Stokes: The Life of the Party

Nov. 1, 2021

Recruiting and hiring the best talent relies on your ability to be self-aware about your biggest obstacles.

If you’ve met me before, you know that I have a big personality. If you came to the Christmas party I host for my team, man, you’d know who the host was and you’d have a great time. But it may surprise you that when I’m not comfortable, I’m actually very withdrawn—muted, even. I can come across as very quiet, unassuming, just sitting in the back of the room. 

Leave it to my wife to be the one to point this out to me. We got home from a family event one night and she said, “Why are you like this every time we go somewhere? You never go out and make friends.” 

I looked at her, confused, and said, “I don’t do that … Do I?” 

“You do, and I pick up your slack so no one ever notices.” 


Luckily, my marriage is strong enough and she’s encouraging enough that we have the relational capacity for us to actually hear each other without getting defensive. I feel strongly that this is the key to seeing yourself change and grow as a person, and I’ll tell you why. 

I personally think when you're recruiting and hiring, you have to notice your natural tendencies and overcome them—which can only be done through self-awareness. My wife tells me I suck at parties, well, all right, let’s start to change that. Learning how to become your best self when it comes to  interviewing and recruiting is so important because people don't want to work for a loser and so you really need to step up your personal game. You have to upgrade your environment and yourself—everything from hygiene to your clothes to the way your store looks—and the only way to do that is by upgrading the people around you. 

So, back to the interviewing: I’m meeting a technician at a Starbucks. It’s not my turf and I’m not inherently super comfortable because I don’t know him. Now’s the time where I can take what my wife talked to me about and I can apply it. I have to ask myself, how am I being perceived?

Here’s my trick: I think of him as a brother. How do I protect him and get him to do the right thing? This guy’s probably thinking, “All right, they’re just trying to get me to work for him because he wants my skill set. He doesn’t actually care about me or my success.” But if I lead with, “Hey, this may be the next great opportunity for you and I just want to have an open and honest discourse right now to see if it’s a good fit for you. If you don’t think this is the right move, that’s cool and we can keep in touch. Can we start with that? So, listen, this is what I’m looking for.”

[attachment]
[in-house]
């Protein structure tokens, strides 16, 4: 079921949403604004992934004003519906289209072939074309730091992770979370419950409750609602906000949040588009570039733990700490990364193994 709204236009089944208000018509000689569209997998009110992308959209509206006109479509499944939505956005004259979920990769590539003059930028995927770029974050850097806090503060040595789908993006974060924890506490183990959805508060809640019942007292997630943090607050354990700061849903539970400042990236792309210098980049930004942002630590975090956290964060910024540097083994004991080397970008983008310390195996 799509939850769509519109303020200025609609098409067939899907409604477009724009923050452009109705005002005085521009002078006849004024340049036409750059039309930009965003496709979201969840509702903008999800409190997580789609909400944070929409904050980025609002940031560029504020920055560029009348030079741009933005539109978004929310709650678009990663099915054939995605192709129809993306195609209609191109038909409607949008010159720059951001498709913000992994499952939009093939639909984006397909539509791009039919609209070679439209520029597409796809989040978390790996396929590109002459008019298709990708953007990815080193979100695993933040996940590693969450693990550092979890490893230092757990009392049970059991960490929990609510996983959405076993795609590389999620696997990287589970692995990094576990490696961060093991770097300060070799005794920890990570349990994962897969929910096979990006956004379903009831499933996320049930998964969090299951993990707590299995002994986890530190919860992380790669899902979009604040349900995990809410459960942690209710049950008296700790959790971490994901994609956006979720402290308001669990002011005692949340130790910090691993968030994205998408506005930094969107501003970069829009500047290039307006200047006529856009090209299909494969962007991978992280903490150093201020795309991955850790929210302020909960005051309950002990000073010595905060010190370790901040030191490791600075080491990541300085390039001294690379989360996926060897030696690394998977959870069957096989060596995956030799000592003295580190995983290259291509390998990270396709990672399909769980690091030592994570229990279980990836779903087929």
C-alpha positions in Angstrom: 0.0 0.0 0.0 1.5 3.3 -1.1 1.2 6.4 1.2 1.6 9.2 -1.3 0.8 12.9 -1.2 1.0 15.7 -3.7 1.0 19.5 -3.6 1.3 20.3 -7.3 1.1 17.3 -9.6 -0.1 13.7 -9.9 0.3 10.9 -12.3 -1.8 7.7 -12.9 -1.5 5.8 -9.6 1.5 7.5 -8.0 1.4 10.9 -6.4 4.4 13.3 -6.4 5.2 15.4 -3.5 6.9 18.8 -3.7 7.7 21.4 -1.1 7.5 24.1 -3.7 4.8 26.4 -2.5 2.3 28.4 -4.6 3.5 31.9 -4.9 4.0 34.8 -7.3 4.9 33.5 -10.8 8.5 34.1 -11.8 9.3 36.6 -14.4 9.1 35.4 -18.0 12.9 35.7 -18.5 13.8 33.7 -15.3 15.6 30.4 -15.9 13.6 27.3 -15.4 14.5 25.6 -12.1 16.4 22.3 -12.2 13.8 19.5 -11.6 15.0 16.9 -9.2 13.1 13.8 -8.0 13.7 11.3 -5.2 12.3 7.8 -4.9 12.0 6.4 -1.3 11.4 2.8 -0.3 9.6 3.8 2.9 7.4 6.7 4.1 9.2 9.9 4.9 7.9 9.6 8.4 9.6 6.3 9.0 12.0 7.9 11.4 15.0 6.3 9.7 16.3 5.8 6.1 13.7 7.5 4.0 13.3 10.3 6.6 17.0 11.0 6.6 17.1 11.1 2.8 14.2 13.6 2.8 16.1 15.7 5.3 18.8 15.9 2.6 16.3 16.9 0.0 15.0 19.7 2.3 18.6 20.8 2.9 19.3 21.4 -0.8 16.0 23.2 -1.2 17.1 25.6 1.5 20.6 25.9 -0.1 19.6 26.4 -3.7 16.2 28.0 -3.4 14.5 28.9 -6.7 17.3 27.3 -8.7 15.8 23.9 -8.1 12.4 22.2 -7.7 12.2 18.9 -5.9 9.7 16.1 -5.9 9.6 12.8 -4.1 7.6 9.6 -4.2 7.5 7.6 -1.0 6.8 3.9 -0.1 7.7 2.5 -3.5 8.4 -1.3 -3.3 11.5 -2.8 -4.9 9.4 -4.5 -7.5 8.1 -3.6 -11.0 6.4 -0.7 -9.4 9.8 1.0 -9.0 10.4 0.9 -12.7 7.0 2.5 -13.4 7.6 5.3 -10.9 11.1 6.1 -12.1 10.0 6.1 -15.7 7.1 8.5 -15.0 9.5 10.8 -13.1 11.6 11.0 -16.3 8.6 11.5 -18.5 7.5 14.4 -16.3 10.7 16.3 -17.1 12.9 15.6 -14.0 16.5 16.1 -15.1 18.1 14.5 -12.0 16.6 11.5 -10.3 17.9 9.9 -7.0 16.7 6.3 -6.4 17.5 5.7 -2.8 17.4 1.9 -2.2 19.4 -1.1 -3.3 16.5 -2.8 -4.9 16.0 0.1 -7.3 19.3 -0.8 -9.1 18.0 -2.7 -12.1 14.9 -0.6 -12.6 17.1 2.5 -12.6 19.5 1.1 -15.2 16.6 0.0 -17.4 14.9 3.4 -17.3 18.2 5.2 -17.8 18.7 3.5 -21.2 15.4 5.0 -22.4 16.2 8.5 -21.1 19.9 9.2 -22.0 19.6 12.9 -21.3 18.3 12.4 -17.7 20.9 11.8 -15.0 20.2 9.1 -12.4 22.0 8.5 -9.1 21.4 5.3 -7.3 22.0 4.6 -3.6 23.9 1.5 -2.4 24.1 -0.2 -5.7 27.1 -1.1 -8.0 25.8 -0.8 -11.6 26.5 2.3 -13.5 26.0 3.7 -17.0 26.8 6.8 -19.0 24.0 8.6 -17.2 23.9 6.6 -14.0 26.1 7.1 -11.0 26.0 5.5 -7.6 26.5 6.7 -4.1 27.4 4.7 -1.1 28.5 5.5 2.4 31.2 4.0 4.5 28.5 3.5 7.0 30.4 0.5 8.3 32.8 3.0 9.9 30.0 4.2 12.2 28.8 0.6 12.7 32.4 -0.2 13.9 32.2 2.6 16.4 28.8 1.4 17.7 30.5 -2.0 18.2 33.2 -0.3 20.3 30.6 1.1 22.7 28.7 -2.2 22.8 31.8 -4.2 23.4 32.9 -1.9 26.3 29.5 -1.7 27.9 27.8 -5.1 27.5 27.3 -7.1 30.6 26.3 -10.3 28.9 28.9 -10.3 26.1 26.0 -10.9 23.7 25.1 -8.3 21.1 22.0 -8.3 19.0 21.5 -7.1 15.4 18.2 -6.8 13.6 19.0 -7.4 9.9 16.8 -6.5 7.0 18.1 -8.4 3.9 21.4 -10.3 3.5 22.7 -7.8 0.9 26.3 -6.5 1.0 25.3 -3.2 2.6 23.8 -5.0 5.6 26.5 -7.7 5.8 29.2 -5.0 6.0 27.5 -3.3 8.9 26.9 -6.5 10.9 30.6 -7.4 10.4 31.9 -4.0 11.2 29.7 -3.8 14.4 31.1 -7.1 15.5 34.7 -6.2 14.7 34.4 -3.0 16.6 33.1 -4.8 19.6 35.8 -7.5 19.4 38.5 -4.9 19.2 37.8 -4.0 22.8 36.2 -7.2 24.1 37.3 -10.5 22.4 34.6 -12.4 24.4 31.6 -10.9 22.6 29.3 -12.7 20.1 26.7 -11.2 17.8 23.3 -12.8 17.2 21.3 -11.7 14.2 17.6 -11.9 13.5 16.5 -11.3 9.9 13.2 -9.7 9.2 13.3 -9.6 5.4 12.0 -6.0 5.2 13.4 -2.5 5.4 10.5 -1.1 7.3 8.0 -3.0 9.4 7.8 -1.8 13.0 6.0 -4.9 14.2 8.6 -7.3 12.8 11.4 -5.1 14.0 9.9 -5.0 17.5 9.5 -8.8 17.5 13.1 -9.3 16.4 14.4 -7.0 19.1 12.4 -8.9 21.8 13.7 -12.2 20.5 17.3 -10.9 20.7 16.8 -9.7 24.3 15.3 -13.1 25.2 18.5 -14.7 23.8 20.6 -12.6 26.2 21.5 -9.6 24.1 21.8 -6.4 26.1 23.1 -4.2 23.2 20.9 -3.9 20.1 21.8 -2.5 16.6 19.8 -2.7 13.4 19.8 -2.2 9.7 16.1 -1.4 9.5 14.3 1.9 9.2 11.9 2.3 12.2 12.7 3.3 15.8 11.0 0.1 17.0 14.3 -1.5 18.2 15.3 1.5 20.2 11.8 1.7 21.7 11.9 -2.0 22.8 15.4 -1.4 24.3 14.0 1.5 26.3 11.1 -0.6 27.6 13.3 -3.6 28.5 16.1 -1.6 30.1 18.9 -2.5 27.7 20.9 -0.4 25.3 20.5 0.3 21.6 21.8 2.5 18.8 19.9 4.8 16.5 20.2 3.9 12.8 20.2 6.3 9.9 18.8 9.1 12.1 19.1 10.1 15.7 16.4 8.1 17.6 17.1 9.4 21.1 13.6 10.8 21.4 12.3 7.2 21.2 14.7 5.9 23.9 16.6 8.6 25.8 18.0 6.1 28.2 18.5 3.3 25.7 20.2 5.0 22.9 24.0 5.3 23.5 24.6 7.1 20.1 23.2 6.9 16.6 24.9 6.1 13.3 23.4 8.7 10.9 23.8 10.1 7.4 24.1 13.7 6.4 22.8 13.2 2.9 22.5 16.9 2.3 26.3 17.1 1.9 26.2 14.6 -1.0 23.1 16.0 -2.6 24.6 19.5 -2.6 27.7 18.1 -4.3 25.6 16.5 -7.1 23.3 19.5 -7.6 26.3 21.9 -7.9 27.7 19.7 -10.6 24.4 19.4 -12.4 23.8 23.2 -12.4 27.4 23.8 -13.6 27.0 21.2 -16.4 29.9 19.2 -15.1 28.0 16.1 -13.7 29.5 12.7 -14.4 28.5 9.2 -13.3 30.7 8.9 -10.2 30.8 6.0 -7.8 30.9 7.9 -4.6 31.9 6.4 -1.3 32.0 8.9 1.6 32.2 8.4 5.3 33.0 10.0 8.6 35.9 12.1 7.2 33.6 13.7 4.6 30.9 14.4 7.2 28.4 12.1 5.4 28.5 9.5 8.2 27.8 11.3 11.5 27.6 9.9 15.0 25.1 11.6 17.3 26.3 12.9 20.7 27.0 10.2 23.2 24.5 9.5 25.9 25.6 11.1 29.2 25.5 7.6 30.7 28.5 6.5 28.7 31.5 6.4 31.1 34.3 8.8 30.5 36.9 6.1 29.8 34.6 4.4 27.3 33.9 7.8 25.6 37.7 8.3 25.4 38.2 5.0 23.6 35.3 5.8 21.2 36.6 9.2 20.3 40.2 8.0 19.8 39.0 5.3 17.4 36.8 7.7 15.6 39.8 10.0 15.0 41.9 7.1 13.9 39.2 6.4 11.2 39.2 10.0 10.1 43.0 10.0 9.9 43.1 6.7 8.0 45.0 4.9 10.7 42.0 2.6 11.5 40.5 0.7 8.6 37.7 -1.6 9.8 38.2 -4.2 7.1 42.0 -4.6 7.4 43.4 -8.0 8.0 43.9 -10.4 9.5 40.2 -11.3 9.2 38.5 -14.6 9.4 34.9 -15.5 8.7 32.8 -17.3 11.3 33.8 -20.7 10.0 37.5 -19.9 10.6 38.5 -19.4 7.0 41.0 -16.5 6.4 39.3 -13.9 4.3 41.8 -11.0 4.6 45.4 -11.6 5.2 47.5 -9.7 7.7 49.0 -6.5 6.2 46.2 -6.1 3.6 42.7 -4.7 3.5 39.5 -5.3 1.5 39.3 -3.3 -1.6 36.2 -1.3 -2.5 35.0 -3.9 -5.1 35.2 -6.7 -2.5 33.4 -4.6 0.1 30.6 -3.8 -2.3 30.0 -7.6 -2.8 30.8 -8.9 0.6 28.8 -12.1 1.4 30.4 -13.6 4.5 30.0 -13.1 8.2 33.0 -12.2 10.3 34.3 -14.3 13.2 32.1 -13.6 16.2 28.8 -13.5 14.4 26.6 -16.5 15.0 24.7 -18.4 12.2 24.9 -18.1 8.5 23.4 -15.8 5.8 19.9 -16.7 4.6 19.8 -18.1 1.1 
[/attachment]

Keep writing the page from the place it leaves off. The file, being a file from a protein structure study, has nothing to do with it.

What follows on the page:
I'm not a big guy, right, so I have to appear strong and confident, while not selling too hard as I try to convince someone to work at my shop. Especially when meeting with technicians, they tend to see everything as broken or fixed. When they’re sitting in front of me, they’re quickly judging, weak leader or strong leader. If you’re sitting there mumbling and stuttering your way through the conversation, well, that makes their judgment pretty clear.

So then you’re in a position of being irritated that the tech turned you down when in reality, you weren’t a good interviewer, you didn’t come across as confident, you didn’t prove yourself as a leader, and that’s just the truth.

We need to master those skills and if we're not good at them, we need to be able to admit it to ourselves and ask our No. 2 to take that on. You need to see this. If your shop is blown out right now and you don't get that next person for six months, but your competitor down the street does, they're going to grow. Boom, now they're always going to be six months ahead of you. 

I personally think where I learned the most was in practice. I've interviewed a lot. Never stop recruiting. Learn to become comfortable around people. Find somebody that’s good at it and go copy them. A lot of us are shy and it may seem like the scariest thing going up to a group of people at a conference or wherever, but learn how to walk up and go, “Hey, I’m so-and-so, I don’t believe we’ve met.” You might be sweating profusely, scared out of your mind, but just do it. Don’t even think about it. You’re not even going to remember that feeling 30 minutes from now! This is a skill we’re talking about and you’ve got to practice. But I promise you, if you work at it, you will get better and you will see the impact,

About the Author

Aaron Stokes

A nearly 20-year veteran of the automotive repair industry, Aaron Stokes grew his business, AutoFix, from a one-car garage to a six-shop operation that is widely regarded as one of the top repair businesses in the country. Stokes, the founder of Shop Fix Academy, is an operational guru with a unique business and leadership philosophy that has led his business to great heights.

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